We now live in a world where the public sector is benefitting from pension legislation and the private sector is losing out. Something must be done to redress this imbalance.
Rumours are growing stronger by the day that chancellor Philip Hammond is about to tighten up on tax breaks for pensions in the imminent Budget. Hitting the tax brakes on private occupational pensions really will not help the situation.
This has been talked about for years, but now it seems inevitable. The government really needs to decide whether or not it wants to incentivise people to save for their old age and stop tinkering about with pensions for their own short-term gains. But alas, that is likely to remain an illusion.
Sense of déjà vu
This would not be the first time pensions have been raided by the taxman. Remember Gordon Brown abolishing tax credits in one of his many ‘stealth taxes’ in 1997? This is now reckoned to be costing occupational pensions £10 billion a year.
This amount would come in very handy right now to help plug the severe and growing deficits many defined benefit (DB) pension schemes are experiencing.
The so-called gold-plated DB pensions are rapidly becoming the sole preserve of public sector workers. They are disappearing completely from the private sector, which is having to pay more and more tax to fund public sector pensions (including MP’s pensions).
At the same time, the tax breaks helping the private sector pay for these expensive schemes are being removed, often by stealth.
It could be argued any cap on tax breaks that might be introduced by Hammond will hit the public sector as well. But this would be entirely disingenuous. Employee contributions form only a small part of the cost of those pensions, with the bulk being paid by the employer, i.e. the taxpayer.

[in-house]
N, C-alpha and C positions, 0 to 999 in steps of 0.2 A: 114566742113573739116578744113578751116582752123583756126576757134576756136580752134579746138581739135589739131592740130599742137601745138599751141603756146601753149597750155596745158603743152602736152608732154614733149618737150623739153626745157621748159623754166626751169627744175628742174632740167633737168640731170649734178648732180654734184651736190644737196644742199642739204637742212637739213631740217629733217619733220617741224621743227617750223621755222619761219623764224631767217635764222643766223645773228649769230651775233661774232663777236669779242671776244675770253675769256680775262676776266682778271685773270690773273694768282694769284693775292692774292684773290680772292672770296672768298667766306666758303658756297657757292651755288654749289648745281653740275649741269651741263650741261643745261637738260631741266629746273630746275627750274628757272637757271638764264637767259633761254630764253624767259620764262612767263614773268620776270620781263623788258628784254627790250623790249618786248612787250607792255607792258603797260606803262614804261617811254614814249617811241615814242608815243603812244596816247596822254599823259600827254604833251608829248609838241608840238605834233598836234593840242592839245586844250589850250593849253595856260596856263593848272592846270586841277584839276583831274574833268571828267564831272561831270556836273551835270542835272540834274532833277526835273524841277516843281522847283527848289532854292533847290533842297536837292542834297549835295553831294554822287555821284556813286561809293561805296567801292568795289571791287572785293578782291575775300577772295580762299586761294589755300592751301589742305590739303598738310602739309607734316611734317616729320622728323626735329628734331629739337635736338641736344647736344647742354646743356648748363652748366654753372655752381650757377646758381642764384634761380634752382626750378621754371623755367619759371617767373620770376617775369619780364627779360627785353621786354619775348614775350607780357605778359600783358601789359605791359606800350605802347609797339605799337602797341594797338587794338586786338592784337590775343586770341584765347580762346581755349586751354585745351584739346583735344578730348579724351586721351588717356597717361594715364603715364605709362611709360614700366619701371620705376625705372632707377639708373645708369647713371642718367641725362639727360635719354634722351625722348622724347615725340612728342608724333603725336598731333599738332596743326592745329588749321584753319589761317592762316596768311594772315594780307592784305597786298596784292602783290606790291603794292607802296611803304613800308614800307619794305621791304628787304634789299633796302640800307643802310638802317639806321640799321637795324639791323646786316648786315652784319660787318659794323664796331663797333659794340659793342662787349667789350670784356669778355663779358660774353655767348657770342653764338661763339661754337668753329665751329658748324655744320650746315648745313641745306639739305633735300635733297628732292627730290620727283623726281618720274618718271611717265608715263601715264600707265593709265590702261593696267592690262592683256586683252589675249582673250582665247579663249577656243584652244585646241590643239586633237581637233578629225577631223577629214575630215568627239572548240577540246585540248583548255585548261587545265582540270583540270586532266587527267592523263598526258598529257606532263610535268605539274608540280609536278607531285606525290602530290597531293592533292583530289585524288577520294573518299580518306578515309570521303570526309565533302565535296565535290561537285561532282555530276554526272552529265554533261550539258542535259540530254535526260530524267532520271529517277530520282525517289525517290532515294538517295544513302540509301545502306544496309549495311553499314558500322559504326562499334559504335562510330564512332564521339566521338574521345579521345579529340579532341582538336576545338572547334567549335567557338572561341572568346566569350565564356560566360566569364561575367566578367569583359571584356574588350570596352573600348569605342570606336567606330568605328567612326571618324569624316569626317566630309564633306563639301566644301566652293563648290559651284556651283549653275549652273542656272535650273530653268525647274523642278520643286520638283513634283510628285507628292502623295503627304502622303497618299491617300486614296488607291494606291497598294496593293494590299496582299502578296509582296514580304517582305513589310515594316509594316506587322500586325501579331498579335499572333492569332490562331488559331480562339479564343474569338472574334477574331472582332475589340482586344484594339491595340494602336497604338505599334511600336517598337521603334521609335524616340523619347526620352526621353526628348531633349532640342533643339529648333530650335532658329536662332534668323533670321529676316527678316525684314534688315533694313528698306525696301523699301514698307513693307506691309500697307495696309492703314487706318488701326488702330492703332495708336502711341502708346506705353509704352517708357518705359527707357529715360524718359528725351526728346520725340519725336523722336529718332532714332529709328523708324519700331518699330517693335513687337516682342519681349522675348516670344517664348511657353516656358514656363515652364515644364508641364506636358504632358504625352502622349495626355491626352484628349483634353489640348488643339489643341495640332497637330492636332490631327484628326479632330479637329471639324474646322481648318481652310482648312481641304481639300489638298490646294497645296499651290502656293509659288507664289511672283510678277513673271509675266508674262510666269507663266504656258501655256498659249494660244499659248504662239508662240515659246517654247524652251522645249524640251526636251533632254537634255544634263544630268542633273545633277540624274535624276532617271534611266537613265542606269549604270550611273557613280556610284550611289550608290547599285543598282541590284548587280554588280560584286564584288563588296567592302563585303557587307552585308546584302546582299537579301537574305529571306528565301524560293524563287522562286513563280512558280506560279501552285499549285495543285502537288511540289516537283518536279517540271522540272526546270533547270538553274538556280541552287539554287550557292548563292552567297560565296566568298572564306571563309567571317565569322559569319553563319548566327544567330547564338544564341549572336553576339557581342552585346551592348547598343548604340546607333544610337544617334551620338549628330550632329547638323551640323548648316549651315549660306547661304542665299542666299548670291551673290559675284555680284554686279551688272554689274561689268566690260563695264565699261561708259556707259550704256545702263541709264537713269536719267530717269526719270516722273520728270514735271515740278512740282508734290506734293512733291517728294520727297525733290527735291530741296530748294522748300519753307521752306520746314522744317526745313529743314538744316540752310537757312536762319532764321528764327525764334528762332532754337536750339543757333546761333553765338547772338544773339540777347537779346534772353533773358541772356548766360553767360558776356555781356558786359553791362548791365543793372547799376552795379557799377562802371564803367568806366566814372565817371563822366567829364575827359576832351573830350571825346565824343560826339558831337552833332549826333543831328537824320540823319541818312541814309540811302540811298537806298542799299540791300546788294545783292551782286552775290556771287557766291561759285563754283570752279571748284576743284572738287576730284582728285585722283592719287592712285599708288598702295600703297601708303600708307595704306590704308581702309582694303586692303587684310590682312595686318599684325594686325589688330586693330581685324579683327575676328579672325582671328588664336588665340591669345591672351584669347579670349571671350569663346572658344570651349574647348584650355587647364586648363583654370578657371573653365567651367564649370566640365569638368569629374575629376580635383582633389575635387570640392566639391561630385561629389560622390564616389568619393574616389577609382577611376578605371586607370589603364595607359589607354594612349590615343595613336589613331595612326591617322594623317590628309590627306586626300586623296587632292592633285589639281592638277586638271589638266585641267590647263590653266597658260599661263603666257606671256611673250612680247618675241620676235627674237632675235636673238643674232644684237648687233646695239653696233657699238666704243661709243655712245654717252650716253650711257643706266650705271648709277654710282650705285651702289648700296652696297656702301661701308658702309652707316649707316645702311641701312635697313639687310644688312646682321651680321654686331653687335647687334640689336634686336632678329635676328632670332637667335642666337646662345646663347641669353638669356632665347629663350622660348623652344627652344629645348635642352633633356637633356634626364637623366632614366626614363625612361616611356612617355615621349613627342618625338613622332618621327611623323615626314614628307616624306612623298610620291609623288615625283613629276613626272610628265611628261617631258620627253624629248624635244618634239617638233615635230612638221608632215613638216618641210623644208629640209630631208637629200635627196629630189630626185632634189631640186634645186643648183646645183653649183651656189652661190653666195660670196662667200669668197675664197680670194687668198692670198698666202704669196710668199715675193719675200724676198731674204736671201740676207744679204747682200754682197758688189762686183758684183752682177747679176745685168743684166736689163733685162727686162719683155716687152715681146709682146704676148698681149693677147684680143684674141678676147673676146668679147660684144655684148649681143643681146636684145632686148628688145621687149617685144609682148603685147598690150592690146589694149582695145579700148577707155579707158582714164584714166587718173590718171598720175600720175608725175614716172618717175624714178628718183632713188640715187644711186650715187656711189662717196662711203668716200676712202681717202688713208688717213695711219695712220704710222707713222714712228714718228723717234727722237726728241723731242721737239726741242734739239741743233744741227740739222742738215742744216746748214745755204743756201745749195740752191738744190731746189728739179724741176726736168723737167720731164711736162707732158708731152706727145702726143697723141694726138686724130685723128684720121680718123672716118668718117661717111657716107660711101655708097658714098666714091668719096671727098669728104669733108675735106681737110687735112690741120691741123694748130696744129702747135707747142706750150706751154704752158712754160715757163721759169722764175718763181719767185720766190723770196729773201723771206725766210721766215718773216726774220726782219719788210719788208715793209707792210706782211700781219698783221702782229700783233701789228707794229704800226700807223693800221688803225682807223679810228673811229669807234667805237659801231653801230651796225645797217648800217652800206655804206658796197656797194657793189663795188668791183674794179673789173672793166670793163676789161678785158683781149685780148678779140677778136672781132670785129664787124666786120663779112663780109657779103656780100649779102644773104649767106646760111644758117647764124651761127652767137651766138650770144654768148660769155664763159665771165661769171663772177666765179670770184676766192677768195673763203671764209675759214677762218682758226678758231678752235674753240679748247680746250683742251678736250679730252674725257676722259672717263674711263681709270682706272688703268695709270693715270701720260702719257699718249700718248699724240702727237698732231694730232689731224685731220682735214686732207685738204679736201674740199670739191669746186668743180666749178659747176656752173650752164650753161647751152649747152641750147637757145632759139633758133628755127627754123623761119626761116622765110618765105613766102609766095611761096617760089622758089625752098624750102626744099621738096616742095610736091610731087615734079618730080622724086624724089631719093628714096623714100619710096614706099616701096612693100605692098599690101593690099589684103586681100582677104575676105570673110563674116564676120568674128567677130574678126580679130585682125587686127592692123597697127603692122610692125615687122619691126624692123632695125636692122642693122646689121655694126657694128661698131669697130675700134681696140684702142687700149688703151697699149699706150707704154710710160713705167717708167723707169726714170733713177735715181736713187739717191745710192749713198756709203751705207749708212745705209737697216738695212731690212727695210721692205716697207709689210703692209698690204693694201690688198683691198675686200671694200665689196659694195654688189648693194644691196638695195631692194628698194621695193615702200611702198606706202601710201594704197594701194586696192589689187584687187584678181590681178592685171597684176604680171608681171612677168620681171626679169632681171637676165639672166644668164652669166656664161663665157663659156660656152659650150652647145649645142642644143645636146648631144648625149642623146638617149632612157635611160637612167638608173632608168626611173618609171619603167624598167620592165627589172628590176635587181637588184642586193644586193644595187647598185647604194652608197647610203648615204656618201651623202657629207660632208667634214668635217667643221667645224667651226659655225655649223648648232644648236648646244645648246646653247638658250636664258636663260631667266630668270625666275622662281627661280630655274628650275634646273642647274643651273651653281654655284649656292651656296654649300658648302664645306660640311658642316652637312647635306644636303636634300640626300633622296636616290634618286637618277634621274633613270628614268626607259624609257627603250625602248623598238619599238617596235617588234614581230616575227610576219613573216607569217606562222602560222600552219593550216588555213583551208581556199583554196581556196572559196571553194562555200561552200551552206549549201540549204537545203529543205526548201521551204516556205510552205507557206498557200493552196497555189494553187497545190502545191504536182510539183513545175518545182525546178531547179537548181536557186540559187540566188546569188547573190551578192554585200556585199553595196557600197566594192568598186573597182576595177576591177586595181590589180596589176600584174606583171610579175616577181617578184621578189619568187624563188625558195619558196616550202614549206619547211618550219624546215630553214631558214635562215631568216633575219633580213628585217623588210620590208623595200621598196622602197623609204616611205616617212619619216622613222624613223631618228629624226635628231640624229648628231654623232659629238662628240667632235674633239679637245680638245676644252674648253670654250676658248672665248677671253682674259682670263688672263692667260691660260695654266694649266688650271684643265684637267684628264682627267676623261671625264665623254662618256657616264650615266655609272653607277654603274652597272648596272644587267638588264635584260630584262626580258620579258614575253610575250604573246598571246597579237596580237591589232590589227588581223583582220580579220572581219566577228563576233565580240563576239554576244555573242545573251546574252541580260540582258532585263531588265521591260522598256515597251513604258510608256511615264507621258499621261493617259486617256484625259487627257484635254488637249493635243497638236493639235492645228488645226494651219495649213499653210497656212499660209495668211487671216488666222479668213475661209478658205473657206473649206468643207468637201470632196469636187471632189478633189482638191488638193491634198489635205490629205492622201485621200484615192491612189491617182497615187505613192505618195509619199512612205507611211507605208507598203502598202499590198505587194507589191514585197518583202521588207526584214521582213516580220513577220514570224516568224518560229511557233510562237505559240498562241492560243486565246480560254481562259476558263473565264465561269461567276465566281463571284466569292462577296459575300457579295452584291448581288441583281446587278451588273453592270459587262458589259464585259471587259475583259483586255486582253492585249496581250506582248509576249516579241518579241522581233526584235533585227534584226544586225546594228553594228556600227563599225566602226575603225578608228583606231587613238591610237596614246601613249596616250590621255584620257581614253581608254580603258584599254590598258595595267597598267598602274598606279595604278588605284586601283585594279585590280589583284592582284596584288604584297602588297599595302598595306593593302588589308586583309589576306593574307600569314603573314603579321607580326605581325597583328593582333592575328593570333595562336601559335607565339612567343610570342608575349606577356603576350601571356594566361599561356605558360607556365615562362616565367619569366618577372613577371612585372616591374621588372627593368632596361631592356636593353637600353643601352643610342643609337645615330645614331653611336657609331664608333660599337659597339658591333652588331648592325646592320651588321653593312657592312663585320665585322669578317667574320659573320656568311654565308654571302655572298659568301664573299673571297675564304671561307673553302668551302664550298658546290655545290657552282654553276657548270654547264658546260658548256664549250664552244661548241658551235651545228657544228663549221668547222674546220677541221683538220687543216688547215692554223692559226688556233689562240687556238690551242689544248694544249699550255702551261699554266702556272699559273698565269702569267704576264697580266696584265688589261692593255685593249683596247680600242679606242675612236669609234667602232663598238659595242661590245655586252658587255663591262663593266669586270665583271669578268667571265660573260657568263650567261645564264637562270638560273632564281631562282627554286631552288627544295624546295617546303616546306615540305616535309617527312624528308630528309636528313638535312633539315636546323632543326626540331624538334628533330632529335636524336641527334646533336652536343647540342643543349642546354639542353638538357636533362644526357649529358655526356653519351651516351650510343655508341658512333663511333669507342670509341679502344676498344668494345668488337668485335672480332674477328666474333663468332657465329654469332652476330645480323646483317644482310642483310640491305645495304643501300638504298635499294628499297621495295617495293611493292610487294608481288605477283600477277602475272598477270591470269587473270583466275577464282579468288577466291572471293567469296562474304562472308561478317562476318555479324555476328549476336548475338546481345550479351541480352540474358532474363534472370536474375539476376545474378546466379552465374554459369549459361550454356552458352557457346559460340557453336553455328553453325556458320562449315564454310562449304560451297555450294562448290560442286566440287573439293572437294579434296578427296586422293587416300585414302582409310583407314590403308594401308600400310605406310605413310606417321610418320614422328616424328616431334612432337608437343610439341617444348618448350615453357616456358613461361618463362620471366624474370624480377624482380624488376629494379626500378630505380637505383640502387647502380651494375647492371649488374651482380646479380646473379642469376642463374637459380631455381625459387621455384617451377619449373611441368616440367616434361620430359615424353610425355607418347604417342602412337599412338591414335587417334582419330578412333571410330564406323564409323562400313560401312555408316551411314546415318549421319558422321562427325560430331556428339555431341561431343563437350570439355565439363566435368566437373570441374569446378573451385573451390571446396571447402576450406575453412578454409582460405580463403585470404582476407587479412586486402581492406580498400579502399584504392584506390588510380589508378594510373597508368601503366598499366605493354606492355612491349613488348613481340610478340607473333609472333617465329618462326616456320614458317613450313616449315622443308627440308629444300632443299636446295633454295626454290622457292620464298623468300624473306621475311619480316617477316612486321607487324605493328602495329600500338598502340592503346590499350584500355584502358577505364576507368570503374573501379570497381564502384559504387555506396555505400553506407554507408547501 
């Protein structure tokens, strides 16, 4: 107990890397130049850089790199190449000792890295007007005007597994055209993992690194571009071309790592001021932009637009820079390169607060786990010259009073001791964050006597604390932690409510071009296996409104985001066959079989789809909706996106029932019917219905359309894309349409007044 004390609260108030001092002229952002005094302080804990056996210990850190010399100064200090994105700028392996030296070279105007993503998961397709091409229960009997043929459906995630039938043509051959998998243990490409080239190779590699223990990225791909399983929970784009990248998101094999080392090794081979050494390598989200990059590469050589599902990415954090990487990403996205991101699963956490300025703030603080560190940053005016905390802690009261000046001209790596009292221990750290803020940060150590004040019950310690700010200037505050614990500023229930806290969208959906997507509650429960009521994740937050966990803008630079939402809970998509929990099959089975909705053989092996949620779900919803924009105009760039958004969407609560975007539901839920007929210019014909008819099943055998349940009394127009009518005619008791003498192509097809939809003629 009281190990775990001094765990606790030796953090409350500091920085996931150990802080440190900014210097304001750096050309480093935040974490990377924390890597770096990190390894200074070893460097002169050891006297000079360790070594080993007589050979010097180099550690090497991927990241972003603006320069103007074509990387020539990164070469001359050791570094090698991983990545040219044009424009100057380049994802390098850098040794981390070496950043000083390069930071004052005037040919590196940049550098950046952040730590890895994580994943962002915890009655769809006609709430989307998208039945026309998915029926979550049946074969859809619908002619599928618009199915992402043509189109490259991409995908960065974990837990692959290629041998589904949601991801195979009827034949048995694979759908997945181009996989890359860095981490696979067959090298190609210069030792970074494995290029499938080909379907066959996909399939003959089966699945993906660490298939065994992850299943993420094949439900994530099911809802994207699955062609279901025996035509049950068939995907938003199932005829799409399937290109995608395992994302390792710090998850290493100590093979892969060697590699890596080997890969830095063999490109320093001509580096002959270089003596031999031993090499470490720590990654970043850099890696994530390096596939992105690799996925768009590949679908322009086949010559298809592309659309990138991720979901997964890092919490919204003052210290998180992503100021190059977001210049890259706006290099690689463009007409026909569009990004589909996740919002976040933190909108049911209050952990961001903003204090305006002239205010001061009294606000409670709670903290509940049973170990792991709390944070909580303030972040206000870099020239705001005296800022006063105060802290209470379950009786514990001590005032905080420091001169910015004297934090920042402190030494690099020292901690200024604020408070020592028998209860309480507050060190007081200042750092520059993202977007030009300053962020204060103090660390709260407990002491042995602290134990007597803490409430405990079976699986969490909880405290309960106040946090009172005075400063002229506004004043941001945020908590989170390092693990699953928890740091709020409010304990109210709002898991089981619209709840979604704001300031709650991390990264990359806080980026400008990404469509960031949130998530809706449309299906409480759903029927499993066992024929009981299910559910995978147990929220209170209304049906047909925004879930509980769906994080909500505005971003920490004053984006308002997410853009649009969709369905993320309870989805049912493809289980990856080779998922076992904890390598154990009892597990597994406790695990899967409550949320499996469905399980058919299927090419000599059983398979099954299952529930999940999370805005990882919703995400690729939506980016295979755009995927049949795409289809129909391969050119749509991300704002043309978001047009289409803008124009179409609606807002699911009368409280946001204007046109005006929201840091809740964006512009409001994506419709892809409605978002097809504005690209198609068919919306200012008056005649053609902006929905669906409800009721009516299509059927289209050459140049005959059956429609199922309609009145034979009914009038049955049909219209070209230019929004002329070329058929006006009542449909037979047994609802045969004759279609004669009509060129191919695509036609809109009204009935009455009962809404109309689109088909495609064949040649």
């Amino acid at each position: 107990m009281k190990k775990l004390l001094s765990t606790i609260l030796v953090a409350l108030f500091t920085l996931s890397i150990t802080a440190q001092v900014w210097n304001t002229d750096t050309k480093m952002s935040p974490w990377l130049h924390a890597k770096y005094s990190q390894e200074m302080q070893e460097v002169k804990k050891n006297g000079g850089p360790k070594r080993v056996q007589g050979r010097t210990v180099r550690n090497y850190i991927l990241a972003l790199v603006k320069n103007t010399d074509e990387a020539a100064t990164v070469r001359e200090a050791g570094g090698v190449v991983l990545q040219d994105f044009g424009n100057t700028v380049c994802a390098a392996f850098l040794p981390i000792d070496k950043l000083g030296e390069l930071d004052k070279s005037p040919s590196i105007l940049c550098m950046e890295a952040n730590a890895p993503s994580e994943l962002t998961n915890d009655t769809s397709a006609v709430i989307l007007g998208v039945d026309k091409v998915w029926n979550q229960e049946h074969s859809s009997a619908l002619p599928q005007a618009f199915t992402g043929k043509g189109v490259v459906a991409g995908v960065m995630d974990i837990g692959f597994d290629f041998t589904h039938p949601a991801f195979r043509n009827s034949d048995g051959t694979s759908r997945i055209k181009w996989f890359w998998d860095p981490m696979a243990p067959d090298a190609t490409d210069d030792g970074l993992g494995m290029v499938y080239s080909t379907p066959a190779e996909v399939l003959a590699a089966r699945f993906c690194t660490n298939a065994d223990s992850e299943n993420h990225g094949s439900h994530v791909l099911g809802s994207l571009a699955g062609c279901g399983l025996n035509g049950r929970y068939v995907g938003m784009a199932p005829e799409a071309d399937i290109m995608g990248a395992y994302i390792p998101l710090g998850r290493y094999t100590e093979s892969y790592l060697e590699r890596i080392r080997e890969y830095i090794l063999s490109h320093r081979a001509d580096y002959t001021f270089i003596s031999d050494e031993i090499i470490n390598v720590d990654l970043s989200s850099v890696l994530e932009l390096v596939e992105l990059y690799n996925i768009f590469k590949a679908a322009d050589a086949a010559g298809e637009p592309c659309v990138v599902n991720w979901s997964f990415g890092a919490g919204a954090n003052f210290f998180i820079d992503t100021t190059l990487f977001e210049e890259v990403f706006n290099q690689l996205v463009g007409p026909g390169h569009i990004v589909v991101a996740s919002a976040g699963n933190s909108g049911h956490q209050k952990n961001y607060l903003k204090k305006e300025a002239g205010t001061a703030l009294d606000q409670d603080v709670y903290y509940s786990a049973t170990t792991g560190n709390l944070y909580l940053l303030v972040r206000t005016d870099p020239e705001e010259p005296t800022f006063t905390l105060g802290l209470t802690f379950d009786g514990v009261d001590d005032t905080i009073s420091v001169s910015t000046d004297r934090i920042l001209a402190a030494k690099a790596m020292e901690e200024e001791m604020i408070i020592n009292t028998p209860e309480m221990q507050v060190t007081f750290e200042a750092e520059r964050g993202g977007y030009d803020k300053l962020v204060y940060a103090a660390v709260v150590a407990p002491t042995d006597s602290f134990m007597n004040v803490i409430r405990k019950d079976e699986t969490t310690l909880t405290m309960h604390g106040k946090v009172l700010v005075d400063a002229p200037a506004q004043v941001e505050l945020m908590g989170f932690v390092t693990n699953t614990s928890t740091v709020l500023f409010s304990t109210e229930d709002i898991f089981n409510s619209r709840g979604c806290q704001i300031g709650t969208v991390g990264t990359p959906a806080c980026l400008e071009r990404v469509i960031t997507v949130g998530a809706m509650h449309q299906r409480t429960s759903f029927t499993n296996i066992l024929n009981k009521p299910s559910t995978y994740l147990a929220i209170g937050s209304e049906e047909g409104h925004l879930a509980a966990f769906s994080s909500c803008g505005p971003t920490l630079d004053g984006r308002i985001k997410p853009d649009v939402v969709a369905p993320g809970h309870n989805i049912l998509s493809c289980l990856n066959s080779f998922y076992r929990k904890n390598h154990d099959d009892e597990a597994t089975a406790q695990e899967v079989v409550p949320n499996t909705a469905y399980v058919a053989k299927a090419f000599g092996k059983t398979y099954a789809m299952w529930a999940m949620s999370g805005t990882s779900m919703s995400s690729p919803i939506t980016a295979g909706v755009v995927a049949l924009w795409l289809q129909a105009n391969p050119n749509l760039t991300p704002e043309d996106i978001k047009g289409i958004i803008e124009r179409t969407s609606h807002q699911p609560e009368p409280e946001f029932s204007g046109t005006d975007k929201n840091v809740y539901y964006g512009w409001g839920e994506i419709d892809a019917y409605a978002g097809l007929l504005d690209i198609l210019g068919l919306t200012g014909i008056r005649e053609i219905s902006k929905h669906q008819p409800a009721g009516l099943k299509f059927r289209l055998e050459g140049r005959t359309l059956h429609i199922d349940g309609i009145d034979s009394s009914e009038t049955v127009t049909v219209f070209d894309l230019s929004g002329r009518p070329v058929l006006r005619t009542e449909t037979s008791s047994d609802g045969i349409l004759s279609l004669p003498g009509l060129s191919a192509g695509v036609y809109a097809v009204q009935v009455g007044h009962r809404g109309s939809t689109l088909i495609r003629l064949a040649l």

As an example of the injustice, the ex-pensions minister Ros Altmann recently stated how the Bank of England received an employer contribution of 50% of payroll: unfathomable in the private sector.
Out of reach
Looking back through history, it is clear DB pensions have never really been affordable in the private sector. This can be traced back to the 1980s, when the pensions, either deferred or in payment, started to become protected against inflation.
Prior to that, the value was very often destroyed by inflation, therefore giving the illusion of being affordable. There was also a much shorter life expectancy. In other words, DB pensions have almost always been unaffordable when they delivered real customer value. Something positive needs to be done to help the situation, rather than the opposite.
Suggestions to cap tax relief at basic rate, or say 30%, do not seem to have been thought through properly either. Who would pay money into a pot and get 20% relief, only to be taxed at 40% when they take the money back out?
It can be argued that the government does not care about higher-rate taxpayers who can supposedly look after themselves. But with higher-rate tax starting at a £45,000 per year salary, an awful lot of people will be caught out.
Pensions savings are unfortunately held captive by the Chancellor, and subject to the whims and needs of short-term funding requirements. This is repeatedly demonstrated by successive governments of every political persuasion.
However, reducing the incentive to save for old age will hit the private sector particularly hard. Moreover, it will pay for the gold-plated pensions of those who administer us in the public sector.
Bill Vasilieff is chief executive of Novia.